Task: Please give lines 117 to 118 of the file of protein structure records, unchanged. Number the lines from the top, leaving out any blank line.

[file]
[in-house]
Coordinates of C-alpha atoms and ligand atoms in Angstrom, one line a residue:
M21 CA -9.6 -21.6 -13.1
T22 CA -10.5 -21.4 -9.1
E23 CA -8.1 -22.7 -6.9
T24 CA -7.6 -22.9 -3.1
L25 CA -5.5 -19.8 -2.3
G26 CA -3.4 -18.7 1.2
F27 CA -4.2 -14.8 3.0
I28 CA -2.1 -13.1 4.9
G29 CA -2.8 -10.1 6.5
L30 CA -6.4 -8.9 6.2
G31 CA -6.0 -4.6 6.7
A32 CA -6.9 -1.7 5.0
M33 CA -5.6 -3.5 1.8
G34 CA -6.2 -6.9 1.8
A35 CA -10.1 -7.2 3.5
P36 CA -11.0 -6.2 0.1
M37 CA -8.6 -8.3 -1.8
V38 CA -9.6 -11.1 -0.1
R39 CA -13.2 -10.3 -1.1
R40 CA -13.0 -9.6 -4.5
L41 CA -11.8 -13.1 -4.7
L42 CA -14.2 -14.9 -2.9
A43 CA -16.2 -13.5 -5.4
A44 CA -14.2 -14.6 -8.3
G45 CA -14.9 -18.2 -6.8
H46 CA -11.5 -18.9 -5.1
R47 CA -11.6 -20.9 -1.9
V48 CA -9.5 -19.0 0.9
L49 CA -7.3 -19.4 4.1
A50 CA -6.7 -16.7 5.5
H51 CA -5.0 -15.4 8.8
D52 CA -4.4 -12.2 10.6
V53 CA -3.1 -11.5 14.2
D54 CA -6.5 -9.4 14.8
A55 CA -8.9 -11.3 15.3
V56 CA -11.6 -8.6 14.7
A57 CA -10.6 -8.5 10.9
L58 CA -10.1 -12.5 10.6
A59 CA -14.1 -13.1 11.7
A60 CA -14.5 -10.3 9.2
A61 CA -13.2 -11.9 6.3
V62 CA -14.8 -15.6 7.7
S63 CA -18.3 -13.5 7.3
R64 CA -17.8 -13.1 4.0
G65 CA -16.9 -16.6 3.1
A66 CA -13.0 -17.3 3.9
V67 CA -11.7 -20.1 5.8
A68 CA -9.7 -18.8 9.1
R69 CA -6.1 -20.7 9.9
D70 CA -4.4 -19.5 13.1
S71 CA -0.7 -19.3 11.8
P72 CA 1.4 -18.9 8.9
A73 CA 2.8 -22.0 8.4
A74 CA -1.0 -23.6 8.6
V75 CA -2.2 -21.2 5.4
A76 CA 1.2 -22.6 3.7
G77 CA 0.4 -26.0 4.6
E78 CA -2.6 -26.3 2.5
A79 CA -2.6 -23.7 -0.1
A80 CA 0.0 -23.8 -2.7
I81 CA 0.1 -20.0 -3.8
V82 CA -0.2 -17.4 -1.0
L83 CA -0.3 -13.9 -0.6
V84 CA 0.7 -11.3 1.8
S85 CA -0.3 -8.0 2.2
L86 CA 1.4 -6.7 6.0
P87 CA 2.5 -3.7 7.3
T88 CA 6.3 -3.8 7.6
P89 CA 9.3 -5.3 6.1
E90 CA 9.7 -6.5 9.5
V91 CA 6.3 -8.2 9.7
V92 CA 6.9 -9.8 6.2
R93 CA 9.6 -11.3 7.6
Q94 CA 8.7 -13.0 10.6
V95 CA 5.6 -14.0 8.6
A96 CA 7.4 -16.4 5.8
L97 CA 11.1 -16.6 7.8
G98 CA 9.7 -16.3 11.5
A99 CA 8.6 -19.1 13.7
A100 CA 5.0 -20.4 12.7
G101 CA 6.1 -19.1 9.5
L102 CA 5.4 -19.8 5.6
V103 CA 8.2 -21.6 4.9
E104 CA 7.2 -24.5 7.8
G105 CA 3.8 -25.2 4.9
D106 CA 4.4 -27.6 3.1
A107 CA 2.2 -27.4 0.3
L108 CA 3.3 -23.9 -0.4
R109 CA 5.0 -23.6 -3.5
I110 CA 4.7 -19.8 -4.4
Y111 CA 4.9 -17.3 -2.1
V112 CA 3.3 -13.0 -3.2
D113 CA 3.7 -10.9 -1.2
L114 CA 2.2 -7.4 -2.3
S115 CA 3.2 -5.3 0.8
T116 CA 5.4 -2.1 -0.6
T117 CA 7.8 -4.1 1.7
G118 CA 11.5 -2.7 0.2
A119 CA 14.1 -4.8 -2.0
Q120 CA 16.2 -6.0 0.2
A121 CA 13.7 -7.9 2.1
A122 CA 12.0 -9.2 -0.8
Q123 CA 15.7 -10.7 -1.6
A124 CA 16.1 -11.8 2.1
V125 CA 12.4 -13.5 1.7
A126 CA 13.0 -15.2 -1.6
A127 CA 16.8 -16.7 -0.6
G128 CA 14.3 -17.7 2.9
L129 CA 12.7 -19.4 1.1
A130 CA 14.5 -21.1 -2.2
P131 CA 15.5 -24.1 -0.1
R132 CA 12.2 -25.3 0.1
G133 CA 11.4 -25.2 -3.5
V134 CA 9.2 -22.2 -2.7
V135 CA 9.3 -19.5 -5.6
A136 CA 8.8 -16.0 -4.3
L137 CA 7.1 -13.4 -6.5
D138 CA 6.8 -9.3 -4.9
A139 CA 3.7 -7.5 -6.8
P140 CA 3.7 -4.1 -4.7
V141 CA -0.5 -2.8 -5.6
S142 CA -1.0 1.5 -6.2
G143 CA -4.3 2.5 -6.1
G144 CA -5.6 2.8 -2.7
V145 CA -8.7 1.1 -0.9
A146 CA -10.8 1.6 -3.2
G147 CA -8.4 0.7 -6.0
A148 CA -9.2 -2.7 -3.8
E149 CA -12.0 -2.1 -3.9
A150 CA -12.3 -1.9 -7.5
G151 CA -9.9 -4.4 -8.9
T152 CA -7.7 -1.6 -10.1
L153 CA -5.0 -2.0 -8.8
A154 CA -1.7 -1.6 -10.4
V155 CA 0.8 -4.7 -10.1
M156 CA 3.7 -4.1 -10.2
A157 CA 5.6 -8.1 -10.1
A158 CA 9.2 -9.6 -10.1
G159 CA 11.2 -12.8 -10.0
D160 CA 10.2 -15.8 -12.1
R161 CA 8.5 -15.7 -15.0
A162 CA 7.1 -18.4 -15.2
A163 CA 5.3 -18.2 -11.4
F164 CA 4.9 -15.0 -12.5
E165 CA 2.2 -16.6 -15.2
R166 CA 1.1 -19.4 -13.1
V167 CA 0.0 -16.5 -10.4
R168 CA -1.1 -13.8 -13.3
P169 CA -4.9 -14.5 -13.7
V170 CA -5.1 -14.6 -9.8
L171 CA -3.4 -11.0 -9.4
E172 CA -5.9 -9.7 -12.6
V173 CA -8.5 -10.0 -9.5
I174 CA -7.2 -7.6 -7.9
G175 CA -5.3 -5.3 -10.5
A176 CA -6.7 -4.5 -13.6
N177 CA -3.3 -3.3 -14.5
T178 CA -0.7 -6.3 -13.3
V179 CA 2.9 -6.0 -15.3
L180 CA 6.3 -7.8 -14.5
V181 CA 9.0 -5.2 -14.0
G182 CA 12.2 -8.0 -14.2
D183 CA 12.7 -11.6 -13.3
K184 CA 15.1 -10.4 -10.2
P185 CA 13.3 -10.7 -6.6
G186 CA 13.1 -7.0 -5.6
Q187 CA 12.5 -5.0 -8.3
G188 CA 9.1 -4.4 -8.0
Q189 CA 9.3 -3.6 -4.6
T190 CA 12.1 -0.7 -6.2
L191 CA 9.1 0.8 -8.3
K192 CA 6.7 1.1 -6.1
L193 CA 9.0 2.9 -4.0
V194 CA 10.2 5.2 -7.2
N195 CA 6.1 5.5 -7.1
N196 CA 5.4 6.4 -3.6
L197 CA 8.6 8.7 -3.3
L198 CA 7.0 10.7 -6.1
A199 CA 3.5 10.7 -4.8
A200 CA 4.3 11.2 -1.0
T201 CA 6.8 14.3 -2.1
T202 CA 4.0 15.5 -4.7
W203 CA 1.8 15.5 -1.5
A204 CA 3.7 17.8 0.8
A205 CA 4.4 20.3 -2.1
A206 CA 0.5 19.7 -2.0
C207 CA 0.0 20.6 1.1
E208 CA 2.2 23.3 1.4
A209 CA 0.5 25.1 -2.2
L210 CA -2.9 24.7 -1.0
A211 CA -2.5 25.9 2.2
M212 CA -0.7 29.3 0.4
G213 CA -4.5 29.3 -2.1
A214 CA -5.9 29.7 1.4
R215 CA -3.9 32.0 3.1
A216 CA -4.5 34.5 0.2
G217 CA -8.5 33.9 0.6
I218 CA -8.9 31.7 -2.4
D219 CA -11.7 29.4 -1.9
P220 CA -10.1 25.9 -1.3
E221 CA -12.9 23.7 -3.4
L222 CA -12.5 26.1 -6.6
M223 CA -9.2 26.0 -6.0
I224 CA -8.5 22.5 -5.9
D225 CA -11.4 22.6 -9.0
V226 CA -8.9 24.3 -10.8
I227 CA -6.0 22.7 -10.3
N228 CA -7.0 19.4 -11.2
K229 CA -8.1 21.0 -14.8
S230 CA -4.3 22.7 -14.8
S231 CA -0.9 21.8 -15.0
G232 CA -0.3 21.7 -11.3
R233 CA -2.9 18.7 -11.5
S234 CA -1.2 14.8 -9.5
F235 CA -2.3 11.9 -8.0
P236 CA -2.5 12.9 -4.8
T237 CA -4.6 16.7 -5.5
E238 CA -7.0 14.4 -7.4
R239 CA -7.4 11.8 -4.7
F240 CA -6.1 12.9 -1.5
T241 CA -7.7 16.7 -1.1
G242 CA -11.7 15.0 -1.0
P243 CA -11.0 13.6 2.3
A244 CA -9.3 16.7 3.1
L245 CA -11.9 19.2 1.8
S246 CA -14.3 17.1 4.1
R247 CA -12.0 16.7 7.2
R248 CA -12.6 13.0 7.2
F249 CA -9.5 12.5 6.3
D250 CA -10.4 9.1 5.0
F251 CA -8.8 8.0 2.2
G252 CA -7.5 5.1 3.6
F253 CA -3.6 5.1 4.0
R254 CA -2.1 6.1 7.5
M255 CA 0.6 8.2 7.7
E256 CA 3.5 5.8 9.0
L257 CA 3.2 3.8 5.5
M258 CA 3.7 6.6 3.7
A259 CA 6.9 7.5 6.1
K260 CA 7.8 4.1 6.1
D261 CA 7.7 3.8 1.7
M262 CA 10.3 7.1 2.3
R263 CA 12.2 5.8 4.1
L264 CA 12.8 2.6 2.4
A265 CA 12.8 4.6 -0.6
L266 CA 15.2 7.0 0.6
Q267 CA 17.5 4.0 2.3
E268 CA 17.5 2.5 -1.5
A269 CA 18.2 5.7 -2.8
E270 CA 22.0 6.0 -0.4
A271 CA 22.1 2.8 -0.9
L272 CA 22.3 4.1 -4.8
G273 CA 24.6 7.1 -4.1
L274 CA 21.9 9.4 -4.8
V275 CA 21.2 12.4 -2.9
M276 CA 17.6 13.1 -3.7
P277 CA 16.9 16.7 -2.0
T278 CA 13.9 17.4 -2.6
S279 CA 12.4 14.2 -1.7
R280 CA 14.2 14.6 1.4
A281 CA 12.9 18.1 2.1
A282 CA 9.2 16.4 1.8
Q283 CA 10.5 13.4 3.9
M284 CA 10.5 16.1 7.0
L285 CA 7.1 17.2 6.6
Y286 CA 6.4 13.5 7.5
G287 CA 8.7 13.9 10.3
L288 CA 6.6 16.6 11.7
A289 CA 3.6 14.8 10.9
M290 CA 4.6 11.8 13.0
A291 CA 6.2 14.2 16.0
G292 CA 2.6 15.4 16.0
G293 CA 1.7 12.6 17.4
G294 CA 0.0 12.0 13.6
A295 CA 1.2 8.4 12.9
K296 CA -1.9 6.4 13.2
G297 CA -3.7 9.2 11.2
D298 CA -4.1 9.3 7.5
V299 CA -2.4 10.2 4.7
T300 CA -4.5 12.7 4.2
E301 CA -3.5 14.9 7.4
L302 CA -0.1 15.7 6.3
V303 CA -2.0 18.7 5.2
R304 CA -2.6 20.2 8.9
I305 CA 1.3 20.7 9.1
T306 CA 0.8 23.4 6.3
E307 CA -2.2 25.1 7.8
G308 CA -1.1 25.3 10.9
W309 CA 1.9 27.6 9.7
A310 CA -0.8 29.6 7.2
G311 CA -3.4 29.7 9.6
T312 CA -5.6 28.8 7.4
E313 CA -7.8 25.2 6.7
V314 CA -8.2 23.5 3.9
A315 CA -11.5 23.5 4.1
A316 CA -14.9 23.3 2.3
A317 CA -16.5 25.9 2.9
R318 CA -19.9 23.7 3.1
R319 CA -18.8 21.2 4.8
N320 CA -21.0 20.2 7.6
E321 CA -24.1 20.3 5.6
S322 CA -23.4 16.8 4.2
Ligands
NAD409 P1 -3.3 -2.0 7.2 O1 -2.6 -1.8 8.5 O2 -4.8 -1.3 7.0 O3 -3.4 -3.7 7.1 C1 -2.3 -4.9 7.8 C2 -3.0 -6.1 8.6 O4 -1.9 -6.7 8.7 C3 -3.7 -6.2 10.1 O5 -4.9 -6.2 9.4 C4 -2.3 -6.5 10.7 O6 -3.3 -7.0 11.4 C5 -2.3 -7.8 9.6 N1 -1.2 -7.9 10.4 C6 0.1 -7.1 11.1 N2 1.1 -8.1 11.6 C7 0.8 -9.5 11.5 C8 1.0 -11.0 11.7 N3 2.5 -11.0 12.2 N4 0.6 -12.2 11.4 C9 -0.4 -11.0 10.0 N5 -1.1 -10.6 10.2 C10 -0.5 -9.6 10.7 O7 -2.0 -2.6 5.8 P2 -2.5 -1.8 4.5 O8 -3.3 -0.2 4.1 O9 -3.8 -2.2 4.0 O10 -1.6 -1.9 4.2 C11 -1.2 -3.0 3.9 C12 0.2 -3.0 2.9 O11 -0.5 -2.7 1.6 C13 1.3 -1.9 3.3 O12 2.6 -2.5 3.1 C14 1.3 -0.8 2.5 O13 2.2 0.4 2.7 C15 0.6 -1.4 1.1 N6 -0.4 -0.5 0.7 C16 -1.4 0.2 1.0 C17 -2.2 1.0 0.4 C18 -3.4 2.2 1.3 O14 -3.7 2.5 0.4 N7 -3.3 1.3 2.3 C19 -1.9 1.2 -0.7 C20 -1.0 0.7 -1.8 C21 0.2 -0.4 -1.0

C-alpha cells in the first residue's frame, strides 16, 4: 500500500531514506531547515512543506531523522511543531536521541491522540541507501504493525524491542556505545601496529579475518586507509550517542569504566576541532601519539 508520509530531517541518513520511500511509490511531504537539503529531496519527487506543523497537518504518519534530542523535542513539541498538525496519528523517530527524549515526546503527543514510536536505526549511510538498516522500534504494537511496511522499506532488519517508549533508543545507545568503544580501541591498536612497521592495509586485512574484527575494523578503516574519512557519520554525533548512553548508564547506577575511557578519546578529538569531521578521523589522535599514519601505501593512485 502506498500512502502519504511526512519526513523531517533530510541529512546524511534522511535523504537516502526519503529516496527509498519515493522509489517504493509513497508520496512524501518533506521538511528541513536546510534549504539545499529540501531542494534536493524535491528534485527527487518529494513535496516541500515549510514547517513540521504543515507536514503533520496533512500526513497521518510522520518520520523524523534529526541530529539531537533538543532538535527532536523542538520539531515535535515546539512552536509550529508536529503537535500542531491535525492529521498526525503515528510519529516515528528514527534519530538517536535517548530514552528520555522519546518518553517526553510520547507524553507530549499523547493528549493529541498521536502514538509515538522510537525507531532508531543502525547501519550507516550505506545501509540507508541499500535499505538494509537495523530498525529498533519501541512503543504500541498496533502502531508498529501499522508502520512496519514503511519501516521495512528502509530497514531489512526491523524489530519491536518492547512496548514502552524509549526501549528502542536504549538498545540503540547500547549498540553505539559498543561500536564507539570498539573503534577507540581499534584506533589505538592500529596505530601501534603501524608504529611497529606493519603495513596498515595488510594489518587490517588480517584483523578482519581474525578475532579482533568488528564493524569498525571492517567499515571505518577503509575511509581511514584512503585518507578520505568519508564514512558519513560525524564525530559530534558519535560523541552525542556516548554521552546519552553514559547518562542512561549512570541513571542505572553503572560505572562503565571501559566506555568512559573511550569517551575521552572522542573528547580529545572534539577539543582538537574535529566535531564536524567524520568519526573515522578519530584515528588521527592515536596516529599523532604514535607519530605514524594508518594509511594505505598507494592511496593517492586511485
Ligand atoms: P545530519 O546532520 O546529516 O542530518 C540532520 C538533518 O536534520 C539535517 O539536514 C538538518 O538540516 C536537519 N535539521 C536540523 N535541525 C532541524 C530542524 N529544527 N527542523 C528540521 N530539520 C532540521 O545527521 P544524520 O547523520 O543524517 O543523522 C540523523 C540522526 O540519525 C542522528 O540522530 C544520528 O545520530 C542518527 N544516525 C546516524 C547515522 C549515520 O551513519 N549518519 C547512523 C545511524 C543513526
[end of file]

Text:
V135 CA 9.3 -19.5 -5.6
A136 CA 8.8 -16.0 -4.3